Sanctions mantra runs thin

HARARE - It is lamentable that our politicians and other senior State bureaucrats have now resorted to blaming sanctions for almost anything that goes wrong without examining the real cause of societal challenges.

That form of scurrilous pitch, while it sounds plausible to the elite, has lost traction with the majority of the people who have invested their faith in the leadership to come up with solutions and counter-measures.

All too often, the public has been fed the sanctions mantra, such that they now question the authenticity of such dogma often  harped on without offering convincing explanation how these restrictive measures affect the ordinary who never considers overseas travel as a mere pipe dream.

If sanctions are the overall cause of the nation’s misfortunes, bureaucrats have conveniently ignored to explain in their diatribes the reasons why they were put in place in the first place  and how official data gives the impression that the economy is on are covery path, in unchanged circumstances.

It is impossible to reconcile the two.

Surely attributing a spike in gender-based domestic violence to sanctions takes a lot of faith for victims to believe that their source of discomfort was concocted either from London, Washington or some European capital as officer commanding Harare, Clemence Munoriarwa, would like poor residents of Epworth and those living in difficult circumstances elsewhere to believe.

Munoriarwa reportedly said sanctions imposed on President Robert Mugabe and his acolytes by western countries had contributed to domestic violence.

Just how the travel embargo has spawned domestic violence is beyond scope even for a rocket scientist with a crystal ball.

Blaming sanctions has become the hallmark of official speeches and an easy way out for our leaders that fear being caught “unpatriotic” if their public utterances exclude the nebulous subject.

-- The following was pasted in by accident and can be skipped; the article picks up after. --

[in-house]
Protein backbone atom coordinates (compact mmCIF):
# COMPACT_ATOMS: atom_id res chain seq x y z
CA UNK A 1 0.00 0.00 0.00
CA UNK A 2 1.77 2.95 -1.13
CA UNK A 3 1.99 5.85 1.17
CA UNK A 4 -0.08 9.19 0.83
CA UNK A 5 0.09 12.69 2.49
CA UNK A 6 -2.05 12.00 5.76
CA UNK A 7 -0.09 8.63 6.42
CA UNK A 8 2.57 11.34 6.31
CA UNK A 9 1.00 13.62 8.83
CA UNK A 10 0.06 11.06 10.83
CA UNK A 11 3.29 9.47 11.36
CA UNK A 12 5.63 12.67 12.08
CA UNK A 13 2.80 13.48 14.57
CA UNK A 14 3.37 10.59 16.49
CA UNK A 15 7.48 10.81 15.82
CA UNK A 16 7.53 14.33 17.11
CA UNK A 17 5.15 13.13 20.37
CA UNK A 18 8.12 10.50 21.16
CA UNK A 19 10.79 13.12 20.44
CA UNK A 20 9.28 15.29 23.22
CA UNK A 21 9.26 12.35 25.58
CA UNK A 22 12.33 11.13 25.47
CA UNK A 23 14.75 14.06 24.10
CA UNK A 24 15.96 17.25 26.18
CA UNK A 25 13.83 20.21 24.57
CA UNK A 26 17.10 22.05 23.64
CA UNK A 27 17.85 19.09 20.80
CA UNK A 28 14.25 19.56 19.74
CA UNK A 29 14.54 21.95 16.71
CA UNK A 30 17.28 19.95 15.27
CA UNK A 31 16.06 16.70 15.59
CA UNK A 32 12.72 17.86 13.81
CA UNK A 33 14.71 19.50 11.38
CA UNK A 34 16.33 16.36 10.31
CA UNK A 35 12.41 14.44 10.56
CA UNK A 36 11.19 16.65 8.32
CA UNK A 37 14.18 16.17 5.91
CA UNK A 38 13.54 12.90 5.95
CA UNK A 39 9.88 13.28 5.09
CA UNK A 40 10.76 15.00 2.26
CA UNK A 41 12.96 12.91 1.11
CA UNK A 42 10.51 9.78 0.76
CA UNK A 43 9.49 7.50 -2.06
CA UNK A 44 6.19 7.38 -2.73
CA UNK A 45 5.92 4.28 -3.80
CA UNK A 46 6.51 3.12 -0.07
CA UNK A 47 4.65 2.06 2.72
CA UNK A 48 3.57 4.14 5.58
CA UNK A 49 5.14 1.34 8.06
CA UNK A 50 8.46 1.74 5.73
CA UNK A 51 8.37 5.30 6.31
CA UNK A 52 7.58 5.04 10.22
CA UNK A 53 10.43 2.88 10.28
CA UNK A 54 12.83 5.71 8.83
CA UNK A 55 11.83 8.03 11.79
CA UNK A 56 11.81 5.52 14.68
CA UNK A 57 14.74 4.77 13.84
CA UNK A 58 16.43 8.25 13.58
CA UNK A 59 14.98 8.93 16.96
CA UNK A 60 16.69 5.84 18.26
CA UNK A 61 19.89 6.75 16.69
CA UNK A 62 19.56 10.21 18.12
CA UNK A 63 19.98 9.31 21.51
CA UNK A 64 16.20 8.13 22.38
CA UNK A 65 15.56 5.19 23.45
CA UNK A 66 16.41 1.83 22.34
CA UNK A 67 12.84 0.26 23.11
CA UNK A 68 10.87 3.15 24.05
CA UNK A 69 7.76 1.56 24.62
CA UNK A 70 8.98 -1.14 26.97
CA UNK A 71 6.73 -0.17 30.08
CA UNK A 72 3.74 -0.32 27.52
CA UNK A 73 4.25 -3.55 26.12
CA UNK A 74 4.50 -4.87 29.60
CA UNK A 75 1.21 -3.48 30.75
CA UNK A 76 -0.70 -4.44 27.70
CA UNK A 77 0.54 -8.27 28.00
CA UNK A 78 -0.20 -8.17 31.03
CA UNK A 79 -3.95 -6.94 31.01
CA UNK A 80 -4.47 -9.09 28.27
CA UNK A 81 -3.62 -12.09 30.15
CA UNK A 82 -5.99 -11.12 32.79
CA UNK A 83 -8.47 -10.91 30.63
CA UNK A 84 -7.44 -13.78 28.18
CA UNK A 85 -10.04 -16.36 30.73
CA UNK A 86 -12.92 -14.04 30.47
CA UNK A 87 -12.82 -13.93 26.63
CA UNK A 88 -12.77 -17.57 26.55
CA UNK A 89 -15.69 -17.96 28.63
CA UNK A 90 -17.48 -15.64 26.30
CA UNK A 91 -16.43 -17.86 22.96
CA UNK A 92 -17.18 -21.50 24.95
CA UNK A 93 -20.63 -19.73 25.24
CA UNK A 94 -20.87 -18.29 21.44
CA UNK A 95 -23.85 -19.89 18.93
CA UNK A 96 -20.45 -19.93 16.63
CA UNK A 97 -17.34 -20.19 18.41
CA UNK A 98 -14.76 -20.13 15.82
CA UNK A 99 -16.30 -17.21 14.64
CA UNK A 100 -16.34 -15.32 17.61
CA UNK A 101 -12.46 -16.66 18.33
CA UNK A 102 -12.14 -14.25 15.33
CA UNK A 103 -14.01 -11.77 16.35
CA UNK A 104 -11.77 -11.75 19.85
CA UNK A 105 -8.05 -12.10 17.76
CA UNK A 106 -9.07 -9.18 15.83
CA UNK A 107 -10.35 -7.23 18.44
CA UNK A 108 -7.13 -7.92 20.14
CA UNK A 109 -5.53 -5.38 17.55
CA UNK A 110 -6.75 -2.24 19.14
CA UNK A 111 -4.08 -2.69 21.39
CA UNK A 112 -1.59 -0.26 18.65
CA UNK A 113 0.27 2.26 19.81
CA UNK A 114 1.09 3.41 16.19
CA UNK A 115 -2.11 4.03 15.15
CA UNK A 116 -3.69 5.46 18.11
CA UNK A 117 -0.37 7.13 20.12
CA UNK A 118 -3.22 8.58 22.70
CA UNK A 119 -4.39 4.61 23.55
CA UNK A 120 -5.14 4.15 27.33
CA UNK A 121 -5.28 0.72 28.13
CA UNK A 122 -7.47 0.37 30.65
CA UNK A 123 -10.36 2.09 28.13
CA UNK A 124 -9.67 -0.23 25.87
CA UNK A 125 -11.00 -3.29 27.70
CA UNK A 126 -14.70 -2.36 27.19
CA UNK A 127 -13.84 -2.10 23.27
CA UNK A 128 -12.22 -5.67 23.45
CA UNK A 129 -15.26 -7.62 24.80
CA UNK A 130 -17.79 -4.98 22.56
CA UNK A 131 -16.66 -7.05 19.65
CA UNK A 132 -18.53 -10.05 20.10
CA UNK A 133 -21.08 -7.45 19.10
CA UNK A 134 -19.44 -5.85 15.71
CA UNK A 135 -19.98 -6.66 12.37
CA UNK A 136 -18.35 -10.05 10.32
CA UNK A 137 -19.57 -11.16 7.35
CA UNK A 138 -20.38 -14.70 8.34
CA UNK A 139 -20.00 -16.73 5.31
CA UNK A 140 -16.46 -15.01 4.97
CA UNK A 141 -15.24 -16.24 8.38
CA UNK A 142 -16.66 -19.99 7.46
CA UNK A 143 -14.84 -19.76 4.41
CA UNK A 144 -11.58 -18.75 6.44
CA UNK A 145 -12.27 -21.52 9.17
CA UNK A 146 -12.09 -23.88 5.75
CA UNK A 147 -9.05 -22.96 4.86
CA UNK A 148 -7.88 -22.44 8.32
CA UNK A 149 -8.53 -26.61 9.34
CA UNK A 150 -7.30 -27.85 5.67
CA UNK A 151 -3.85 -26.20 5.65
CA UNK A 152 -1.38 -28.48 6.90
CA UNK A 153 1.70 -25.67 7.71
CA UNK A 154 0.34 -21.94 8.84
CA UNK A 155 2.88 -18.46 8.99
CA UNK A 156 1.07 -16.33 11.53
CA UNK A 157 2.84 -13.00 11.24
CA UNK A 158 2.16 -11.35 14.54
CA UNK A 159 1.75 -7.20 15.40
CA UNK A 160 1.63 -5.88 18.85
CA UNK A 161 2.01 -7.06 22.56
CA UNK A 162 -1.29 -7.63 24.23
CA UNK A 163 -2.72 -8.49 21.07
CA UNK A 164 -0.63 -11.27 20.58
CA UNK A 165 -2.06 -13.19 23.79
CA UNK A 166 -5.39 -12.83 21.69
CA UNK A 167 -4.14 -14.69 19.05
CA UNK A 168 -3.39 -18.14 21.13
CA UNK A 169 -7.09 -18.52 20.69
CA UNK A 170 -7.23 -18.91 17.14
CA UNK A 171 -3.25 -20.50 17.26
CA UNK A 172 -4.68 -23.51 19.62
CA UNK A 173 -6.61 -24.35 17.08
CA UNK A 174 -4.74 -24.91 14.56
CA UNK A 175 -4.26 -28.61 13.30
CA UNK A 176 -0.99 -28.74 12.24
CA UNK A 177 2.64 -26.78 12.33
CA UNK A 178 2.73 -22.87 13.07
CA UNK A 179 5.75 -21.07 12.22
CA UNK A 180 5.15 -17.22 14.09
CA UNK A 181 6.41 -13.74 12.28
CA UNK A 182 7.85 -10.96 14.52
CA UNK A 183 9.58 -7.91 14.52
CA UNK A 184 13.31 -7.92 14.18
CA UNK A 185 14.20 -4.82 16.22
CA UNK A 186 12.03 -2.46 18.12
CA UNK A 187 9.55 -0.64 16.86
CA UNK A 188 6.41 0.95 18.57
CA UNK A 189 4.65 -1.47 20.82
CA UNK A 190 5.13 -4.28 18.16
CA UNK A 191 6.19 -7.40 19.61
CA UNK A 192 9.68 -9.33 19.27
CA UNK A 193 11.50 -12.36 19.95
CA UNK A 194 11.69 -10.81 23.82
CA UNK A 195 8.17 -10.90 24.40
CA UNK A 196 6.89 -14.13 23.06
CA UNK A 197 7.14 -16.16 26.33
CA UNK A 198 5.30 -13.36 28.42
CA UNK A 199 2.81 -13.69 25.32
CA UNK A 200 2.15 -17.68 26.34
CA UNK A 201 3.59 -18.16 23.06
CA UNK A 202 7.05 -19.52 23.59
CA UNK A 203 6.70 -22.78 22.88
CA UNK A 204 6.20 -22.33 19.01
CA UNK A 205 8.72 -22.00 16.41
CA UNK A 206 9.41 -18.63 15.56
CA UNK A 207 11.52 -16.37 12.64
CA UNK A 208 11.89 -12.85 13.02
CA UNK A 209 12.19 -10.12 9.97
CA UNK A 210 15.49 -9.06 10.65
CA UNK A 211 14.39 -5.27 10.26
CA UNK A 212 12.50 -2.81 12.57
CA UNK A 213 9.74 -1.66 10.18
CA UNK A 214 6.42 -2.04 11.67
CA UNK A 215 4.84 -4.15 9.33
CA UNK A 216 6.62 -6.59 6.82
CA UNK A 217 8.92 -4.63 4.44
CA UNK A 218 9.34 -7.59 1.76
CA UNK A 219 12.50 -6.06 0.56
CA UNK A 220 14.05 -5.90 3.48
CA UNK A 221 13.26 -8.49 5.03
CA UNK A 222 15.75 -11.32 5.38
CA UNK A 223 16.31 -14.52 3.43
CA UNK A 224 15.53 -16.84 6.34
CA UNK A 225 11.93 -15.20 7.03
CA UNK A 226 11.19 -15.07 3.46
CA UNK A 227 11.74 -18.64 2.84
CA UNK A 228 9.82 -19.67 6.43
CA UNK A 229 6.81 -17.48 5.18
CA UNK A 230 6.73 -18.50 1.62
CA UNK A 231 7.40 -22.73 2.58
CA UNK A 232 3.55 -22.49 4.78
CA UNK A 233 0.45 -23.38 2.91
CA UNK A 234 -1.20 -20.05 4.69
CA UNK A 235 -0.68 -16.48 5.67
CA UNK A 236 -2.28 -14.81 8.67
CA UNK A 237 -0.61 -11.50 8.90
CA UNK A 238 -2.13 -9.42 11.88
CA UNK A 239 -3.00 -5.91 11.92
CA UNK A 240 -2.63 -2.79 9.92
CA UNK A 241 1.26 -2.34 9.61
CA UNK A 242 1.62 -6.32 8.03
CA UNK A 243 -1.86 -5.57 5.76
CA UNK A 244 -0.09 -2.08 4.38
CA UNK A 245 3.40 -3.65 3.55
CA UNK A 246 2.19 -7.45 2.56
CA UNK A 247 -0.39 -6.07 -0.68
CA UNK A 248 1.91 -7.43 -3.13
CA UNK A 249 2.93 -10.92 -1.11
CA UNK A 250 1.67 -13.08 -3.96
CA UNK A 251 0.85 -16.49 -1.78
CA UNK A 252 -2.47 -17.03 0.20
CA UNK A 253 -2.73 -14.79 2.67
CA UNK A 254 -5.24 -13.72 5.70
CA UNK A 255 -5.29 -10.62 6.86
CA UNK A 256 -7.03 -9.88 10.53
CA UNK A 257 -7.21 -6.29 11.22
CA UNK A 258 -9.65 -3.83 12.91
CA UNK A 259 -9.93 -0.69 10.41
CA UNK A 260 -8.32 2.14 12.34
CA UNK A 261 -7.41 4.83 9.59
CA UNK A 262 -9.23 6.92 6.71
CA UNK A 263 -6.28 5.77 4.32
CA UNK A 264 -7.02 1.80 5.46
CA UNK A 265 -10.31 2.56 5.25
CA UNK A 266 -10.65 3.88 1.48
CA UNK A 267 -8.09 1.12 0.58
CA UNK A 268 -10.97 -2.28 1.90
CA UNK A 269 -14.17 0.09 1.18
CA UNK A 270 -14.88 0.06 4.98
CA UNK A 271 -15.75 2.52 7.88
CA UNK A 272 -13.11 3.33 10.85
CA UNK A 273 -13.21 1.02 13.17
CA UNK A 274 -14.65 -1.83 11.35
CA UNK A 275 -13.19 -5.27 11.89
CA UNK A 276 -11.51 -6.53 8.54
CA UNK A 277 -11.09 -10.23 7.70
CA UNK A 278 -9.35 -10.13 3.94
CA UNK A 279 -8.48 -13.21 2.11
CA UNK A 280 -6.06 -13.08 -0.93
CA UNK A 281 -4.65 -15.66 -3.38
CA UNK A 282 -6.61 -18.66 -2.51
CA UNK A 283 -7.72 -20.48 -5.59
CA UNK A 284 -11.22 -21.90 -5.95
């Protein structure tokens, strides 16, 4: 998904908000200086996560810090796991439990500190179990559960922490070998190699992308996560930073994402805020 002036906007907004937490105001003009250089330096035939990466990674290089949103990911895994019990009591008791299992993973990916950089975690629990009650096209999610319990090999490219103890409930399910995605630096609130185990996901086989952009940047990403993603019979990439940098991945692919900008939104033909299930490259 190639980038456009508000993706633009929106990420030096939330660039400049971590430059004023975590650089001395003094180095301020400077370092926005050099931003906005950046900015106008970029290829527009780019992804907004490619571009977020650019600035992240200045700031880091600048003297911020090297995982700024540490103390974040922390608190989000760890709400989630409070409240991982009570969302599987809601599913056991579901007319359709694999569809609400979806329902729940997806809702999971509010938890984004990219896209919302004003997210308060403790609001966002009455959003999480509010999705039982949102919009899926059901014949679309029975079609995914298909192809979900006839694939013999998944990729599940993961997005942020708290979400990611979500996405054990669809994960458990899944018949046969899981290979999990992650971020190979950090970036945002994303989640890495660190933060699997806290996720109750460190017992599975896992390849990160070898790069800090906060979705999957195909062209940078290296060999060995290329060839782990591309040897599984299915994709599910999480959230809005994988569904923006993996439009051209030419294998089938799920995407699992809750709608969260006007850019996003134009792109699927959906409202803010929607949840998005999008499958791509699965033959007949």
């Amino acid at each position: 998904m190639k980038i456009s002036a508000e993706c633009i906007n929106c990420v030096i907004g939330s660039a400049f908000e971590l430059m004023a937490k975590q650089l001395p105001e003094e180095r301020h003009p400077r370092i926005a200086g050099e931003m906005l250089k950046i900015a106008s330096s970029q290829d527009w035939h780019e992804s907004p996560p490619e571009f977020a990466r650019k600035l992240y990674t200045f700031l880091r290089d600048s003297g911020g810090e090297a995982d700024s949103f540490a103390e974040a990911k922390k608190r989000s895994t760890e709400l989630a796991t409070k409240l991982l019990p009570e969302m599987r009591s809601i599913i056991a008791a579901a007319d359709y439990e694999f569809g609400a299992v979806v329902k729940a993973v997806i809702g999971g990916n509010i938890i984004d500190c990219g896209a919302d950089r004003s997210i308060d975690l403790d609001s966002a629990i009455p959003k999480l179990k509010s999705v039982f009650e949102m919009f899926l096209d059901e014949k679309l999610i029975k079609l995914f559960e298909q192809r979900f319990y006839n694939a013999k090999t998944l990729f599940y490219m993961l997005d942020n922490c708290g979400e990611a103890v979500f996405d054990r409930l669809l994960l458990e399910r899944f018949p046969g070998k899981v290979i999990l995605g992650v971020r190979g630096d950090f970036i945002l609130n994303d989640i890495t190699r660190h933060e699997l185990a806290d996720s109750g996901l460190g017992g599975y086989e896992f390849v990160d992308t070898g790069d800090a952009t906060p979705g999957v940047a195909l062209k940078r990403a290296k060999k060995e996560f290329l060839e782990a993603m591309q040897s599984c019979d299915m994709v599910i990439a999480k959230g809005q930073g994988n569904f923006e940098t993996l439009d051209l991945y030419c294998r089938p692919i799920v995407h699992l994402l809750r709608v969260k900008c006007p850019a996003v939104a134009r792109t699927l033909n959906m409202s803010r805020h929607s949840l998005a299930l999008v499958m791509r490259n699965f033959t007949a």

During his time as an independent legislator Tsholotsho MP, Jonathan Moyo made incisive comments regarding “sanctions” when he said even if sanctions were lifted tomorrow, Zimbabwe would have an uphill task to convince financiers it deserved help unless it atoned itself of human rights abuses and hostile policies.

He was right. Zimbabwean leaders have an unerring instinct of shooting themselves in the foot in order to appear hard-liners when the easier route would be to listen and accept good advice.

As an alternative they choose to harp on doubtful mantra and political rhetoric that is of no value to national progress.

However, bureaucrats seem to have fallen into the trap of what has become fashionable among politicians to mask their failures to address society’s ill by blaming sanctions.

Apportioning blame to sanctions without finding solutions to the challenge kills the enterprising spirit that Zimbabweans are known to possess in abundance.

All they need is a relief from this blame-game because the sanctions mantra has run thin. - Staff Writer

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